Posted in Albinism, Blindness, and Me, Media Reviews, Nerdy and Nifty, Pondering about PTSD

Project G.e.e.K.e.R, What This Obscure Saturday Morning Cartoon Taught Me About Disability 

A dying tradition known as the Saturday Morning Cartoon became a ritual every weekend of my childhood. Way before my parents had cable and way before the days of Netflix, there were the main three channels beamed over the rabbit ears. I had many favorites as a kid growing up in the late 80’s and all through the 90’s, but one show stuck out that was a must watch along with my giant bowl of Lucky Charms and bean bag chair in toe.

A little obscure show called Project G.e.e.K.e.R. (or Geeker for short.)

Geeker was a show created in the mid 90’s by Doug TenNapel of Earthworm Jim fame and was voiced by an all star cast that included Futurama’s Billy West and Cree Summer, who voiced Susie in the Rugrats among other characters we all grew up with. The show followed the many misadventures of a man made genetic man named Geeker, a thief named Lady MacBeth who had a robotic arm, and their dinosaur friend named Noah as they try to stay away from the evil businessman Mr.Moloch, who wants to use Geeker’s powers to take over the world.

They just don’t make shows like this anymore, huh?

As a kid, I found a great personal connection to this show that up until now, I couldn’t explain. I would bug my parents to try and find toys or things that had Geeker on it but to no avail. I drew my own pictures of Geeker everywhere and even wrote obscure fan fiction, which I’m sure you’ll find a half written one out there somewhere on the internet. 

But as an adult, I think I found out the reason why this show spoke to me.

Like Geeker, I wanted to be normal. For someone born in a sense as a result of genetic accident due to my rare form of Albinism, I sympathized with Geeker. I knew the struggles he had in trying to navigate a cruel world and his strong desires to fit in. One thing he is known to do on the show was to attempt to grow a fourth finger for his hand, which he failed at miserably. As the show went on, Geeker slowly learns it’s OK to accept his flaws and embrace his strength instead.

 You can still be tough despite having a disability. Lady MacBeth, also known to Geeker as Becky, is the main heroine of the series. She’s tough, smart, and sassy…and she just so happens to be an amputee. Rather than feel sorry for her lost arm, she takes it one step further and pimps it out with laser guns and mechanical claws. As a kid, I hated the assistive technology I had to use to make my schoolwork bigger, but after watching Becky use the tools she has, it make me learn that sometimes, adaptive technology can make you cool and almost superhuman like. Although lasers being shot out of my eyes would of come in handy on the bully who stole my lunch money, I made do with Close Circuit TV magnifiers and telescopic lenses. Becky could be badass with her aersonal of technology, so could I.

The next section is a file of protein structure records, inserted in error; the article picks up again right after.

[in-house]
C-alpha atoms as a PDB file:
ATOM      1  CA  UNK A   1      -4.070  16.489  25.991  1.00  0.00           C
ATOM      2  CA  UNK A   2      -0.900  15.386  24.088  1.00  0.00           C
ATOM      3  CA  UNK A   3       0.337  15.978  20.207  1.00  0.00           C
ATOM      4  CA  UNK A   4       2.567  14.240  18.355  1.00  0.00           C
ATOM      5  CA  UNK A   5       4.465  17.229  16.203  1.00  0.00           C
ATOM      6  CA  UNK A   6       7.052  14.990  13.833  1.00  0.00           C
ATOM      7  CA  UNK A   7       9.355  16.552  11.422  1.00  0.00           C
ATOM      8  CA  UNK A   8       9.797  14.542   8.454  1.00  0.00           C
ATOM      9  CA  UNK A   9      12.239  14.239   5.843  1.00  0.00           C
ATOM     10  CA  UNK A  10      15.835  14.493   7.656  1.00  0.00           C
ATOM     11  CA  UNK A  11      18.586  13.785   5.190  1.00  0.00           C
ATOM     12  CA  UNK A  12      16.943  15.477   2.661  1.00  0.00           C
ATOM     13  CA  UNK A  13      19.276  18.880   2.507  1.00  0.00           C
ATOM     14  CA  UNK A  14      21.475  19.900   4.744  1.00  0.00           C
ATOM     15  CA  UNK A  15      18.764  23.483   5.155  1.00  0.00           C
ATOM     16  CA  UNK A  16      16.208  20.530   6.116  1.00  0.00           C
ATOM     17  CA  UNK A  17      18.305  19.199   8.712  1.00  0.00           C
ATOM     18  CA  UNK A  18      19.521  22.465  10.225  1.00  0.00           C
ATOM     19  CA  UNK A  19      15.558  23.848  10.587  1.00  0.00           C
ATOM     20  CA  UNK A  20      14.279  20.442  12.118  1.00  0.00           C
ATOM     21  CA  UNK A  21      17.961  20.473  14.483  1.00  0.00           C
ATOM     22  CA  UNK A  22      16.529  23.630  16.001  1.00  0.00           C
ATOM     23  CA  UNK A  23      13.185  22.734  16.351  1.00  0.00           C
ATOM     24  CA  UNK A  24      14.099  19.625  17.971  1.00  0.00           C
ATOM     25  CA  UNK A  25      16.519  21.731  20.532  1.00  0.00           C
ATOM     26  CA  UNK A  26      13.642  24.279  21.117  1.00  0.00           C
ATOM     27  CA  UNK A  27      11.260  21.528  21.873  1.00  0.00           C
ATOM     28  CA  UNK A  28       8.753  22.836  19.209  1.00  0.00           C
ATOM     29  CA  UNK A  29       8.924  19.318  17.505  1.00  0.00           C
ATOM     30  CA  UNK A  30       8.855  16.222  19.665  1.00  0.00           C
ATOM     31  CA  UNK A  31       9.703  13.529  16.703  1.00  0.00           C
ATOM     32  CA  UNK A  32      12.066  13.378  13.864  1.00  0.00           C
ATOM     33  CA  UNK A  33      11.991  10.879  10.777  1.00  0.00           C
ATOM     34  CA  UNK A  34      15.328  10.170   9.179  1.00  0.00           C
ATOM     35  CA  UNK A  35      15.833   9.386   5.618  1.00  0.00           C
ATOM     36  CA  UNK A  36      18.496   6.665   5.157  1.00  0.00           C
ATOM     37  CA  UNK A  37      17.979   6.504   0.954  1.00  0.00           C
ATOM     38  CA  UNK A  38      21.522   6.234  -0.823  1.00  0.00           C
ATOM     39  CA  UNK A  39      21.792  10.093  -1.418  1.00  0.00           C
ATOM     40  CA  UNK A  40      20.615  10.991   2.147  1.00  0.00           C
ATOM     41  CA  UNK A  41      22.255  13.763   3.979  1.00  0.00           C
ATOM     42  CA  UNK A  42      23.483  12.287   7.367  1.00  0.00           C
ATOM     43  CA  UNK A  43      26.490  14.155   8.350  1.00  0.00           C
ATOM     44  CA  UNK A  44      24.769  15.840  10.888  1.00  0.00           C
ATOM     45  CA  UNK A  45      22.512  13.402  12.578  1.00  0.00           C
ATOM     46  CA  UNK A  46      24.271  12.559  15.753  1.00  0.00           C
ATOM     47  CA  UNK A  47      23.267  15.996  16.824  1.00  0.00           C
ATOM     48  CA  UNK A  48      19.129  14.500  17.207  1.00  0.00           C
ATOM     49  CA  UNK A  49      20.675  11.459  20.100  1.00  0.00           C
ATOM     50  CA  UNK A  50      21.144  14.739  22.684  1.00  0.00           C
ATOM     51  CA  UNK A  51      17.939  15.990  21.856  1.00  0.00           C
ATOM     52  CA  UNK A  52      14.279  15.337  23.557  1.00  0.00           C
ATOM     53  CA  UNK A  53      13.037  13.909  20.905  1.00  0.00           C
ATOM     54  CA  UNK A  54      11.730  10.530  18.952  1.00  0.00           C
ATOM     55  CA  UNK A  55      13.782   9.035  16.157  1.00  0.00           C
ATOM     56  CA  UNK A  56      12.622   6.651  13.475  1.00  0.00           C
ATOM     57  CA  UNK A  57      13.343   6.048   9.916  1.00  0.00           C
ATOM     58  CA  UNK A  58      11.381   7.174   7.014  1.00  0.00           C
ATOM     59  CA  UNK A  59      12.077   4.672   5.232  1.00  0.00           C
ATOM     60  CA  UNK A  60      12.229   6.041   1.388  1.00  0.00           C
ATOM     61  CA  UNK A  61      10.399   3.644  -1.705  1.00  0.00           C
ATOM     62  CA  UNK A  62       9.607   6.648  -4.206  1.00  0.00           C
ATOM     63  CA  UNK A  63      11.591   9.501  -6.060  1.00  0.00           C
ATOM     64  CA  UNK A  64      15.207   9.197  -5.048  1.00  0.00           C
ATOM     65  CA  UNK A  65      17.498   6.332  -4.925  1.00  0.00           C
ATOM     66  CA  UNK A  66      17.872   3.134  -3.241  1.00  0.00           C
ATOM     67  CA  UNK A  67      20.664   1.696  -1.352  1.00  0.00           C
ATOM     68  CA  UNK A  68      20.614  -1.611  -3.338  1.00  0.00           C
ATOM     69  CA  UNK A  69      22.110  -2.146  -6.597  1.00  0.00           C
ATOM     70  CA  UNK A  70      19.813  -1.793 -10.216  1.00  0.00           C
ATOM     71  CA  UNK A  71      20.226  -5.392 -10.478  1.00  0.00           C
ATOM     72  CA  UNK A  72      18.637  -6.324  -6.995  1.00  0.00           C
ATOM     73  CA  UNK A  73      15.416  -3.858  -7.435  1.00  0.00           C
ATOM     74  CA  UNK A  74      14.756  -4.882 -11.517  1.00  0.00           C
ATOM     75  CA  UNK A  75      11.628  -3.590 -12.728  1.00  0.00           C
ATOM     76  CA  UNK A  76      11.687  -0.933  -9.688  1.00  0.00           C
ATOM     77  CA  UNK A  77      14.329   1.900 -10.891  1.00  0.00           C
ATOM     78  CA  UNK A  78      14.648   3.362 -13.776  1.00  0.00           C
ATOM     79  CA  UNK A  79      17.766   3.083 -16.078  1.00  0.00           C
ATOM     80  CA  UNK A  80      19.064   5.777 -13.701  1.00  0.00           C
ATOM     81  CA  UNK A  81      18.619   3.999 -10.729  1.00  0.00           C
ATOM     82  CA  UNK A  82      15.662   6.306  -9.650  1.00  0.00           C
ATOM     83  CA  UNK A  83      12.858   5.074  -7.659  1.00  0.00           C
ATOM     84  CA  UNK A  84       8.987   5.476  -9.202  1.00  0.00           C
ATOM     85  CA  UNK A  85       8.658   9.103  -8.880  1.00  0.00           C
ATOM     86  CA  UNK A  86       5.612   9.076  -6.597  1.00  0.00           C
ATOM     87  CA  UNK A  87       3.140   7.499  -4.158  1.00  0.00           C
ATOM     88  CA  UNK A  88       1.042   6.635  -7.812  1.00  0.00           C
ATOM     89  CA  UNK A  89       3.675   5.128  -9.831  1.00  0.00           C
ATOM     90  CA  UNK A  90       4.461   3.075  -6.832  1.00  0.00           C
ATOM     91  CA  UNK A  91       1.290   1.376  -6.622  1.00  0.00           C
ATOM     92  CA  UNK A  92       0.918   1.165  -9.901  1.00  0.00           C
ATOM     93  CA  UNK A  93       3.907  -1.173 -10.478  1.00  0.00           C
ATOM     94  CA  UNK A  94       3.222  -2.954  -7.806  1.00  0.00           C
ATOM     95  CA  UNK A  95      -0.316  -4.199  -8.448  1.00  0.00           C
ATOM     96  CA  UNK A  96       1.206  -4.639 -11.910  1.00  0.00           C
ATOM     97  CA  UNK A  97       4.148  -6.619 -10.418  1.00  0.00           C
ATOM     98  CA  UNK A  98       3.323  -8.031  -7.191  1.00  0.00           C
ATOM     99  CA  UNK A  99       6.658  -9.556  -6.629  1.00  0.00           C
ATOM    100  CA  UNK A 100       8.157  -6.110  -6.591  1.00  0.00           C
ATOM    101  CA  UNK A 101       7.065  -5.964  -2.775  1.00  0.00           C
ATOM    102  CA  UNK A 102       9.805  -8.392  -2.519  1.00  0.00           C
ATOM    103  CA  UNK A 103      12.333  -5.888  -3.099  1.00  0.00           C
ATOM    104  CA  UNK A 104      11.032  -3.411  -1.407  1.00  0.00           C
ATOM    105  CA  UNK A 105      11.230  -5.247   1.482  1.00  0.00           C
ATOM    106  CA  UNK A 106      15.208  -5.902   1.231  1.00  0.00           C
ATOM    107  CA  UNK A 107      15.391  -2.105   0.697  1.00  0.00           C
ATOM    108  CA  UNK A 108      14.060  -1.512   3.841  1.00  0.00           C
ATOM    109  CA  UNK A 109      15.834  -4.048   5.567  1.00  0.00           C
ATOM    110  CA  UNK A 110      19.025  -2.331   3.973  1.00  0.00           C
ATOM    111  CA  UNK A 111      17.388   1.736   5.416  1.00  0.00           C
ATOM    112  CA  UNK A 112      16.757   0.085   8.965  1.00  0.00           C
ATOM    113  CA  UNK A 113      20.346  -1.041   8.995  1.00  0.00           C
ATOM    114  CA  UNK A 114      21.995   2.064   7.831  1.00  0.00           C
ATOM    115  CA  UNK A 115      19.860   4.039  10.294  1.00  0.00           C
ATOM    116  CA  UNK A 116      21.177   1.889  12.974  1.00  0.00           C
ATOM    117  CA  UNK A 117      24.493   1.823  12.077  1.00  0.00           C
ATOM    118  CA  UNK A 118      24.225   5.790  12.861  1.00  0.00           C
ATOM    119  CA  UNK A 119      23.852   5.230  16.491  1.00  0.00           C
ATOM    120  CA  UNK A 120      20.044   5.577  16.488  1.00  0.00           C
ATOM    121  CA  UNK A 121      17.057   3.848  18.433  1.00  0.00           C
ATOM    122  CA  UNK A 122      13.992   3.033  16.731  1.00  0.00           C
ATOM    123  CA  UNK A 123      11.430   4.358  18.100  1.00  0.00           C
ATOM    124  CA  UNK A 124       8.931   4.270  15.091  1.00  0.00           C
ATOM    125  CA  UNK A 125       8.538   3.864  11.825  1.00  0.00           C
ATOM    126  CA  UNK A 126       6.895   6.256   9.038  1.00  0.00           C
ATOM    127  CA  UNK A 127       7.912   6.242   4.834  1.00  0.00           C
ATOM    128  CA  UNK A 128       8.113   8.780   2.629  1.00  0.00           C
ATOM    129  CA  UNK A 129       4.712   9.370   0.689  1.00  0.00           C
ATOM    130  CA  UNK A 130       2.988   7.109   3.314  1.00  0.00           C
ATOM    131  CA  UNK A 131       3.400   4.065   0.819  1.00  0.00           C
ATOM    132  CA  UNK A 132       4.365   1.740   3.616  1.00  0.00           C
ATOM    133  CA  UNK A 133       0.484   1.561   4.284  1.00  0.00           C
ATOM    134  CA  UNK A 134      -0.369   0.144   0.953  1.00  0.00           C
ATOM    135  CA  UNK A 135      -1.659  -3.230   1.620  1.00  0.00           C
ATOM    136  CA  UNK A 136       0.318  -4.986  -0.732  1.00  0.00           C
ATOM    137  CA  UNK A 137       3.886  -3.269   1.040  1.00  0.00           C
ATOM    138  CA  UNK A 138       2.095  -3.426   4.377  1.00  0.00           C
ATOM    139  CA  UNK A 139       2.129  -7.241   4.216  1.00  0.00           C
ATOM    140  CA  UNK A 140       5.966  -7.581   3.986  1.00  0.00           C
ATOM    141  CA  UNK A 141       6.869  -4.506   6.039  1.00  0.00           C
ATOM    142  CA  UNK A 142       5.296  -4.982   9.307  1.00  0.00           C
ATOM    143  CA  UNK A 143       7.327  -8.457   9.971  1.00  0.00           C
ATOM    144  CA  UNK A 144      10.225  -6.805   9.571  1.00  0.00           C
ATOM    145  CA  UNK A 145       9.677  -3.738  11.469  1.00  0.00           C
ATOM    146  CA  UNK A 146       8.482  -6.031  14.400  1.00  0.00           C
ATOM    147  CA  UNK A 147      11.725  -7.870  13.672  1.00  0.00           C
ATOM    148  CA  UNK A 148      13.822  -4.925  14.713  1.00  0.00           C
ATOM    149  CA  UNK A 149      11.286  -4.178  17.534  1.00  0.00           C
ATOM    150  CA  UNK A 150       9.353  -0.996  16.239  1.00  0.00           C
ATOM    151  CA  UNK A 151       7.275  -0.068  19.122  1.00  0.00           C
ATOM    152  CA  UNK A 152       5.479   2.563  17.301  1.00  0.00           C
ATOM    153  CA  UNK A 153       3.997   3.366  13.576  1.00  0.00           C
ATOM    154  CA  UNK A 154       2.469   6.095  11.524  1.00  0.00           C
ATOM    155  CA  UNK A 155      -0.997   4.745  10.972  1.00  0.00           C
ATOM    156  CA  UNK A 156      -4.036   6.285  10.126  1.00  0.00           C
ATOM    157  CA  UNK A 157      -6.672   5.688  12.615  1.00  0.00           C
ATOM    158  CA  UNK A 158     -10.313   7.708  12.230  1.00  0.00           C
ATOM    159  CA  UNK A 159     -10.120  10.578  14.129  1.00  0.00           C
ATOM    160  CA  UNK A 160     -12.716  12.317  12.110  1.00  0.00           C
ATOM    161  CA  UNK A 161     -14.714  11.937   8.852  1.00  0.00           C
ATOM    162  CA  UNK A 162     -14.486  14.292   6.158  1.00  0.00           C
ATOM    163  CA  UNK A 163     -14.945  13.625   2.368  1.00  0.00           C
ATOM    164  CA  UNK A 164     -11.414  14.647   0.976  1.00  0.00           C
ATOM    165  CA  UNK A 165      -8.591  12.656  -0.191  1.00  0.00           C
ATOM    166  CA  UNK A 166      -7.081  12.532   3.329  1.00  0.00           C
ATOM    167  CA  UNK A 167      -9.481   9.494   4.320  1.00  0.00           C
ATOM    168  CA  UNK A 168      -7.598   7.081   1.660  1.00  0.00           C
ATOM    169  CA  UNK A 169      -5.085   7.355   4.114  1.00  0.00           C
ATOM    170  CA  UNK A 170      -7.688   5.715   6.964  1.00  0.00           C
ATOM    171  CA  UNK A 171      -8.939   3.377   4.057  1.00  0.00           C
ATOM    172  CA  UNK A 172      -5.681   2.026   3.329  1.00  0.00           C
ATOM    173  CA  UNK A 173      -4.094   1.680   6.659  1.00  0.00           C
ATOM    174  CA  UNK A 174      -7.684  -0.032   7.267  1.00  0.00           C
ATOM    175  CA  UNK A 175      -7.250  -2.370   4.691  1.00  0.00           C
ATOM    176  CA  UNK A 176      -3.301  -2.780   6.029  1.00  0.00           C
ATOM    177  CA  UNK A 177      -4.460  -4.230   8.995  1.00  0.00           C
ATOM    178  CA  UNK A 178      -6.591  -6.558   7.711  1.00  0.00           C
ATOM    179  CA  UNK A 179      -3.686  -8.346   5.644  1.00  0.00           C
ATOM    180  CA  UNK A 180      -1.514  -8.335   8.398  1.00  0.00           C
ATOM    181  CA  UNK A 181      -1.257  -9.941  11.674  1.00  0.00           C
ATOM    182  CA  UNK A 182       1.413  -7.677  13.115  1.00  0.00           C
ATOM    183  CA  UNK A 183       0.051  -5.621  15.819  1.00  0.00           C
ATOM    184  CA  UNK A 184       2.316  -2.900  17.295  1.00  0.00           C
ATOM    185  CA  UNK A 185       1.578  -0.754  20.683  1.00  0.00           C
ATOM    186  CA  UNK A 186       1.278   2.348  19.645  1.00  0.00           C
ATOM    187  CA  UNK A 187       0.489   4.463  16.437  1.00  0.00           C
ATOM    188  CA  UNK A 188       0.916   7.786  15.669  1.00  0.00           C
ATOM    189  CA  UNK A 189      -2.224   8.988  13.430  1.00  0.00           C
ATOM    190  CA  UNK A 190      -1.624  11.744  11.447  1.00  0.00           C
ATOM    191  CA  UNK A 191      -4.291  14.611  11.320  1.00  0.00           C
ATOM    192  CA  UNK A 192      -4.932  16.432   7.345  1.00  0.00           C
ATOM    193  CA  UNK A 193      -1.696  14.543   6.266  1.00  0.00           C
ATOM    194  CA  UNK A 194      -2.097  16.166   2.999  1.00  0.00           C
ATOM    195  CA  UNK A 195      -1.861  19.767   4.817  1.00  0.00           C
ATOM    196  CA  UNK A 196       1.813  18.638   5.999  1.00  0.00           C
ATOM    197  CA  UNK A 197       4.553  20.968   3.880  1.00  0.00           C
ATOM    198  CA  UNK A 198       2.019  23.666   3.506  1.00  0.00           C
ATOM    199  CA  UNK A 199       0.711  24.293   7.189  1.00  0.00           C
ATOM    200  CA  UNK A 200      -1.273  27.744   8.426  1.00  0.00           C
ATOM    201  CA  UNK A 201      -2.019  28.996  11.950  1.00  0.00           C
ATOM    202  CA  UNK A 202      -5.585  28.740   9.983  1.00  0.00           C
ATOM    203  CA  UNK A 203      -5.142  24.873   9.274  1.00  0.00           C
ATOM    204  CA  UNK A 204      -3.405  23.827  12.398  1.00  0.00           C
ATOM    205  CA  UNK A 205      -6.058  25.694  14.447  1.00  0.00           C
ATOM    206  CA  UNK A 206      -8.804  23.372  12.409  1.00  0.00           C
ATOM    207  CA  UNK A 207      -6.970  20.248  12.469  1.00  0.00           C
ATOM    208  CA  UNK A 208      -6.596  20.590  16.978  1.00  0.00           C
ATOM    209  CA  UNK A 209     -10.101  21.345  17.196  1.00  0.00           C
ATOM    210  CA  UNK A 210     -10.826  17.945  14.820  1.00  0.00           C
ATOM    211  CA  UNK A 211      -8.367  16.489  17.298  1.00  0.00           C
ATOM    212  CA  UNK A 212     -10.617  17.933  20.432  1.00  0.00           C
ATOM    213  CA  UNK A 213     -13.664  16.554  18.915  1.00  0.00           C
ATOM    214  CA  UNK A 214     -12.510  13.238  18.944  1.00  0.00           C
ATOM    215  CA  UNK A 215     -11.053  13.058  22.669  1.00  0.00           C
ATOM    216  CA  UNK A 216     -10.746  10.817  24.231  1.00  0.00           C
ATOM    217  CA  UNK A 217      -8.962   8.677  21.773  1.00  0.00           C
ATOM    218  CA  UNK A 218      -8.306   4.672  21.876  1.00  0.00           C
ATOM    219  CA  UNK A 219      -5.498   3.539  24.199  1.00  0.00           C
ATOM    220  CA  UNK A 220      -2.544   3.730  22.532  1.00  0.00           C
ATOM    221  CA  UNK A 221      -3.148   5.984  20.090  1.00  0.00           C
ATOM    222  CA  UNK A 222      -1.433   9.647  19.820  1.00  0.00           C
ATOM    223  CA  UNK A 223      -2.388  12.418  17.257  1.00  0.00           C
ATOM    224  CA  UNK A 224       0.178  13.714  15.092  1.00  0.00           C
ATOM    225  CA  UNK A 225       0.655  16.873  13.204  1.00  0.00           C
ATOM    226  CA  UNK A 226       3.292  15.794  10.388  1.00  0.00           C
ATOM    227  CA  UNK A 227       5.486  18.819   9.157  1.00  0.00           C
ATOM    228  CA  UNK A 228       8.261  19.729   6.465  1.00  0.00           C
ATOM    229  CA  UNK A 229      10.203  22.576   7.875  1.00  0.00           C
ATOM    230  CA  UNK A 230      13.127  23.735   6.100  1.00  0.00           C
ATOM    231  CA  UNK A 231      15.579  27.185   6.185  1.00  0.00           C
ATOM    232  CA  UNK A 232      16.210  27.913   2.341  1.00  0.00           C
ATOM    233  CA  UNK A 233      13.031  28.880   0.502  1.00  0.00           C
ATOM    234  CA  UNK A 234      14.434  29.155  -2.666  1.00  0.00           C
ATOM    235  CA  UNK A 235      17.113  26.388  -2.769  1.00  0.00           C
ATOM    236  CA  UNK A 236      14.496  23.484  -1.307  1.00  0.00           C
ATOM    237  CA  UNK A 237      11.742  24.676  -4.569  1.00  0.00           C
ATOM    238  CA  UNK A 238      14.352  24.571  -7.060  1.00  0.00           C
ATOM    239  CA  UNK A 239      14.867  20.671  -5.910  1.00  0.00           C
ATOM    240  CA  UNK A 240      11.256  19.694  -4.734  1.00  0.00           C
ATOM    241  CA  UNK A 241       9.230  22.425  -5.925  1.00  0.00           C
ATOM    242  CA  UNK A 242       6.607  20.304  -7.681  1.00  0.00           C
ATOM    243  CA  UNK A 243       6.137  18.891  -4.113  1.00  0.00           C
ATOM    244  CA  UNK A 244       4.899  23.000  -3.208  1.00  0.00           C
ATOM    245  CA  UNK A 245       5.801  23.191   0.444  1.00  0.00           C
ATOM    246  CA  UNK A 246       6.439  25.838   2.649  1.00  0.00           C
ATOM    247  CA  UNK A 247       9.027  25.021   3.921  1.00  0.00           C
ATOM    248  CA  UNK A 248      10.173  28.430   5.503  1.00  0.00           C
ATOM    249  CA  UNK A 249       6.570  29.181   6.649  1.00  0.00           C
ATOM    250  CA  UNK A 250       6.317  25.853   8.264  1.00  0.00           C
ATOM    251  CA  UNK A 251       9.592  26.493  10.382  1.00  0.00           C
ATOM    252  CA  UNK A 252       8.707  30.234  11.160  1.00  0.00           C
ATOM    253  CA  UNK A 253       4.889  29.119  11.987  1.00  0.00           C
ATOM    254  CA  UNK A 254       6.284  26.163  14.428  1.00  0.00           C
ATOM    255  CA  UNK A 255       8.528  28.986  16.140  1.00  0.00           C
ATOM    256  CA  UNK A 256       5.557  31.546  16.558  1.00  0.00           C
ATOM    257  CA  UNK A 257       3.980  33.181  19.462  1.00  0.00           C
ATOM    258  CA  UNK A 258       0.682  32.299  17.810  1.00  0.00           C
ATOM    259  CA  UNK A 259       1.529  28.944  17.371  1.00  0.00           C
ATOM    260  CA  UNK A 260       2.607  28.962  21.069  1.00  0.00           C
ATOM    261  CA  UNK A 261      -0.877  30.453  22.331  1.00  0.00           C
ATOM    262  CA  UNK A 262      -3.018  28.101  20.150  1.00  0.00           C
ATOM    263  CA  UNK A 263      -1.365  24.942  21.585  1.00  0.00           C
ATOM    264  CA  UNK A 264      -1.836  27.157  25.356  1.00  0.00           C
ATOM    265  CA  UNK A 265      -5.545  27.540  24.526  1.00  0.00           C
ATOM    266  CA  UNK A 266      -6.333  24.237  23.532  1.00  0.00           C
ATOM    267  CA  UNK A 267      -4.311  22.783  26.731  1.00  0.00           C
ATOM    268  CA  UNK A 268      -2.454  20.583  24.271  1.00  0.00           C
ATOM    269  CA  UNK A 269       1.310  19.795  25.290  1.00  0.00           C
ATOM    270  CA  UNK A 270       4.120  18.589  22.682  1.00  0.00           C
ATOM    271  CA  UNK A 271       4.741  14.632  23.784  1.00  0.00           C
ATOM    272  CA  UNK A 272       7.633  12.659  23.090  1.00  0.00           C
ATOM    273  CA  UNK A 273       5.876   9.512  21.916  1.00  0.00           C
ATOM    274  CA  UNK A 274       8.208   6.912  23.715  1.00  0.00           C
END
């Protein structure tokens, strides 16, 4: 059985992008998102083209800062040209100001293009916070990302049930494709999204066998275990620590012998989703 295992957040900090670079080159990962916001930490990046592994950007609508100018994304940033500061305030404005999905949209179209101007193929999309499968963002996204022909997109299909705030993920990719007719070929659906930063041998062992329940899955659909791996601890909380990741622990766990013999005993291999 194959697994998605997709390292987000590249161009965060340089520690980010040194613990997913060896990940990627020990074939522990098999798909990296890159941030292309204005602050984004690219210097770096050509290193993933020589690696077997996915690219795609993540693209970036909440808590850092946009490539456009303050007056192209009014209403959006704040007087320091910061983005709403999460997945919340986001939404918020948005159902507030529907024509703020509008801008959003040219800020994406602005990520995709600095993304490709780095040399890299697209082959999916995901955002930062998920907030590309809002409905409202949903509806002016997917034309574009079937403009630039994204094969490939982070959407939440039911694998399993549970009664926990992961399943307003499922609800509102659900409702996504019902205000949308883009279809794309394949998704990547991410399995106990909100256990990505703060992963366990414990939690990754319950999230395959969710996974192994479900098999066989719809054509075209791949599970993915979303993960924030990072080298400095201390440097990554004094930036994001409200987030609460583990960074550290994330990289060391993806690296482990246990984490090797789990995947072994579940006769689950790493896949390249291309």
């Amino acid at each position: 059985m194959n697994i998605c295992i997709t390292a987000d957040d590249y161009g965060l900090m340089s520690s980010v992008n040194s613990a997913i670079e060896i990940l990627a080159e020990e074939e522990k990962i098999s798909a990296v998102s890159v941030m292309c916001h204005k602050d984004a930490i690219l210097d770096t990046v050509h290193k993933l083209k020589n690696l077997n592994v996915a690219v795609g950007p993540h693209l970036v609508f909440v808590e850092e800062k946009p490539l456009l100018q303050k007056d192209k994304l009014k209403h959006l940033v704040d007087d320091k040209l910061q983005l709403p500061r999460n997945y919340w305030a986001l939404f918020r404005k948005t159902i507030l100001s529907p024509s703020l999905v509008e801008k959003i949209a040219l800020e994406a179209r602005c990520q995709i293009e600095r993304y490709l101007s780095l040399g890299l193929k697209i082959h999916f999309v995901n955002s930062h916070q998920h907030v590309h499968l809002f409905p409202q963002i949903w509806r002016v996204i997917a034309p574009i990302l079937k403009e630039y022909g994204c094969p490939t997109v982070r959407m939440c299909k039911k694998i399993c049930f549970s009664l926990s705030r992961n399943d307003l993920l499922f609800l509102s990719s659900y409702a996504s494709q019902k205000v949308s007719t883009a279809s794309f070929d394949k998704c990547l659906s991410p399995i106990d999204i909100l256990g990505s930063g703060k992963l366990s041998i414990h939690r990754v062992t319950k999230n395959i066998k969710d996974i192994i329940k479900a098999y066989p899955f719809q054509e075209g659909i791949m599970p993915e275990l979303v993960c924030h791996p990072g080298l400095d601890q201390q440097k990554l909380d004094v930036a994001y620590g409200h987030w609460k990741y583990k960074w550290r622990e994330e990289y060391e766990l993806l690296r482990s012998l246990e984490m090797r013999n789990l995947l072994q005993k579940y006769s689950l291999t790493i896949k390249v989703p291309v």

I may make mistakes, but that’s OK. Geeker is very accident prone, always finding himself in trouble somehow. He may not be the brightest of the bunch, and things might get tough, but no matter what pickle he finds himself in, he smiles and finds ways around it. This is something that just recently I made a connection to, battling with bad PTSD symptoms and the consequences that have come about. But like Geeker, I refuse to give up or give in to what people think is best for ne. I’m better than that, and I’ll rise up, even if it means taking a step back or asking for help sometimes.

This show was a rare gem in the Saturday Morning lineup that was chock full of action, suspense, and a great non preachy lesson in personal acceptance, lasting only a season due to government regulations to children’s television. Not many people remember this show because it was short lived. But it’s message was clear. Normal is overrated and anything is possible, even if you are a genetic accident in a yellow jumpsuit, or a nerdy chick with a rare condition. 

As an adult, I finally did find something with Geeker on it, a 1996 trade magazine ad.
Spectrum Sunday
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2 thoughts on “Project G.e.e.K.e.R, What This Obscure Saturday Morning Cartoon Taught Me About Disability 

  1. Ohhh I have never seen this cartoon. It sounds really great.That’s a great message to send out to all yound people, with disabilities or not. Thanks so much for linking with #spectrumsunday. We hope to see you again next time!

    Like

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